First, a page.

The DASH diet plan involves a lot of planning and forethought because of the promotion of fresh fruits and vegetables, and whole grains. This is quite a lifestyle change if you are not used to following or preparing meal plans and cooking most of your meals. In that case, the DASH diet will require you to consider your food choices and possibly obtain guidance from a registered dietitian or another medical professional.
Some foods allowed on the DASH diet are unhealthy and may not be appropriate to ward off heart disease and other adverse health effects.
For example, pretzels are an approved food choice and come from the grain group even though they contain hardly any fiber or nutrition. (Salted pretzels, well, you can imagine.) Frozen yogurt is another questionable food because while it is deemed acceptable, it is typically loaded with sugar. Lastly, cereals are a generally allowed food even though multiple kinds of cereal are incredibly high in sugar and low in fiber and other nutrients.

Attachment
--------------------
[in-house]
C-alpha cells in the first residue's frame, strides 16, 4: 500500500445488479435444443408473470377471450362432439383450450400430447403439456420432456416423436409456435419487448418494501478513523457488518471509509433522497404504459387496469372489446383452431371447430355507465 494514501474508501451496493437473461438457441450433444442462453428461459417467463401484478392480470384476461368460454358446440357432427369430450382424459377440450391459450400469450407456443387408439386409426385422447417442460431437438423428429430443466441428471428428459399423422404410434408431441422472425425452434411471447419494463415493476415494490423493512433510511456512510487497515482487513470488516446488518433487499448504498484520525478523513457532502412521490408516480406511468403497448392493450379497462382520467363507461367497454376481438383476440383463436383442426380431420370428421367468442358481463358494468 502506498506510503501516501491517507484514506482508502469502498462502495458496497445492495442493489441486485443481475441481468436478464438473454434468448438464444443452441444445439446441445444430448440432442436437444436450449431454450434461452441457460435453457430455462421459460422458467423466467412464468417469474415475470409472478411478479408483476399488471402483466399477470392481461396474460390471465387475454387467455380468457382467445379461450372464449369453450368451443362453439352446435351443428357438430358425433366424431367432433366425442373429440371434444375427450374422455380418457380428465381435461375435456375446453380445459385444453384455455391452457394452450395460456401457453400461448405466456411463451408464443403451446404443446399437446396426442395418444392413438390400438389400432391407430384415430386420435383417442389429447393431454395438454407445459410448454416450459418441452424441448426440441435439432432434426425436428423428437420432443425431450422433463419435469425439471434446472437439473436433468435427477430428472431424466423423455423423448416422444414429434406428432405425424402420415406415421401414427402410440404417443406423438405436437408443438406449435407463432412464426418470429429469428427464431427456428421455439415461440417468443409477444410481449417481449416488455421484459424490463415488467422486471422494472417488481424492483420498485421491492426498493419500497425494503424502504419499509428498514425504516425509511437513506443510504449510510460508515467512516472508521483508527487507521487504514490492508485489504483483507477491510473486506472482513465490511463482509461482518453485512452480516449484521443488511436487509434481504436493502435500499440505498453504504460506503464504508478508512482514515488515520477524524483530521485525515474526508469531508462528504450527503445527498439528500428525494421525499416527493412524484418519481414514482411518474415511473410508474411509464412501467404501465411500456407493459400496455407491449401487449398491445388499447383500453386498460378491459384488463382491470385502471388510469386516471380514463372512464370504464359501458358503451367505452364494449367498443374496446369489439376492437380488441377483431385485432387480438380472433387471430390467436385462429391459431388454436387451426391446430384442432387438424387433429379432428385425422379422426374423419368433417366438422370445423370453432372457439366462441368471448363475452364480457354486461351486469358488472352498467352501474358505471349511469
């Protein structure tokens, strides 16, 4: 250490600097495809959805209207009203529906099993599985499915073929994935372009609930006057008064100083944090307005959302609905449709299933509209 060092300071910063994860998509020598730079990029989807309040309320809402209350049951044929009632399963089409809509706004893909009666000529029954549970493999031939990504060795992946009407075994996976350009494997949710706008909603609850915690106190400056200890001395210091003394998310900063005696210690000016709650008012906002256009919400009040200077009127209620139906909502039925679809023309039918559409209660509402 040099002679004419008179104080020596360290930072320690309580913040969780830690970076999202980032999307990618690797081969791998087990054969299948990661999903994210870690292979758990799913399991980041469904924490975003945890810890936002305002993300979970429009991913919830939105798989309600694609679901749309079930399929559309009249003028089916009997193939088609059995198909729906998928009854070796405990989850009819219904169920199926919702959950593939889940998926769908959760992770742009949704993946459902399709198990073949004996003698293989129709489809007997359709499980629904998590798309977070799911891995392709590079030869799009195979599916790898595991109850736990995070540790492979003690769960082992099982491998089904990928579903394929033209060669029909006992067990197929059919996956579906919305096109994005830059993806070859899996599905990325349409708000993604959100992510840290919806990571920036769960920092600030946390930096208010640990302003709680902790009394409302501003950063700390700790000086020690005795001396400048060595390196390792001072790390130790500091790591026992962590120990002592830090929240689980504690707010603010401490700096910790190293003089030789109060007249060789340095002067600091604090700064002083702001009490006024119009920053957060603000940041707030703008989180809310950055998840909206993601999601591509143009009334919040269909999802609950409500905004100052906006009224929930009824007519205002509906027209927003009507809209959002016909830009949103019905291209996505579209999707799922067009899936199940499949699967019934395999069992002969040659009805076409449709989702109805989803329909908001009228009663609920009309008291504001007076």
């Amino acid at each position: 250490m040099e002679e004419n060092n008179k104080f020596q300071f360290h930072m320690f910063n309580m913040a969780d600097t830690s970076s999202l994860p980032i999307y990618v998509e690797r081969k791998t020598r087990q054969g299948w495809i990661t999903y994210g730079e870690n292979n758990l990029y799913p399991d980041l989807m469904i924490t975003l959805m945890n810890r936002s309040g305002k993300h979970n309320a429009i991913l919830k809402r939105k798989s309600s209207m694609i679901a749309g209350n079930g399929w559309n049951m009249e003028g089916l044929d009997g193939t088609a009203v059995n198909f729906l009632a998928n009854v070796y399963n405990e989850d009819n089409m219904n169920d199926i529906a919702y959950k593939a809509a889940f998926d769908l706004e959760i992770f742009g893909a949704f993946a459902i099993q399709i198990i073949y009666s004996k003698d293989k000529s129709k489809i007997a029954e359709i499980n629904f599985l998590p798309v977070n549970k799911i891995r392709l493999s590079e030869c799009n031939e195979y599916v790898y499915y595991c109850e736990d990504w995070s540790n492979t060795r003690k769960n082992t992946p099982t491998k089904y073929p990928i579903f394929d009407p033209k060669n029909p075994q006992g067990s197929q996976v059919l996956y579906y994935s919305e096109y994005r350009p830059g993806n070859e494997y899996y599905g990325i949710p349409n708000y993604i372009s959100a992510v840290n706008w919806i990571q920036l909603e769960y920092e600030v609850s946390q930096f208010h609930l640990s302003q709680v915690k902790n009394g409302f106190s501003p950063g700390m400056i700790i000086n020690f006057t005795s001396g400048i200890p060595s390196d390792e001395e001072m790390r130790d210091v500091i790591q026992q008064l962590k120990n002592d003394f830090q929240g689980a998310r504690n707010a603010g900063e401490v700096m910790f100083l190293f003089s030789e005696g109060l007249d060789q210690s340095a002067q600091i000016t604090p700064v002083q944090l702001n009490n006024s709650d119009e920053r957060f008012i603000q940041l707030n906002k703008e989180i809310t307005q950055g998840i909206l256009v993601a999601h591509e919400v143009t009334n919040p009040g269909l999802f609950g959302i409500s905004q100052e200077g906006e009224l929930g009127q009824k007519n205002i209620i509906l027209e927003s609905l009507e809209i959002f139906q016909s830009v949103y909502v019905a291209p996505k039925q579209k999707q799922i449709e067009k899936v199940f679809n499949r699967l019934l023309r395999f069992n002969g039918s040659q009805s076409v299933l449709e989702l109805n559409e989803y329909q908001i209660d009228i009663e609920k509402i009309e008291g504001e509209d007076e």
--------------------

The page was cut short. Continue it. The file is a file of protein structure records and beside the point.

The DASH diet tends to be very high in fiber due to the high fruit and vegetable consumption. Therefore, some people not used to high fiber may find the sudden increase gives them an upset stomach through bloating and gas. You can help fight off these negative impacts by slowly adding high-fiber foods over several weeks rather than all at once.
DASH Diet Food List
Specific foods aren’t listed in the DASH diet. Instead, it gives the serving sizes you should have for each food group. Your calorie levels determine the number of servings allowed in each group.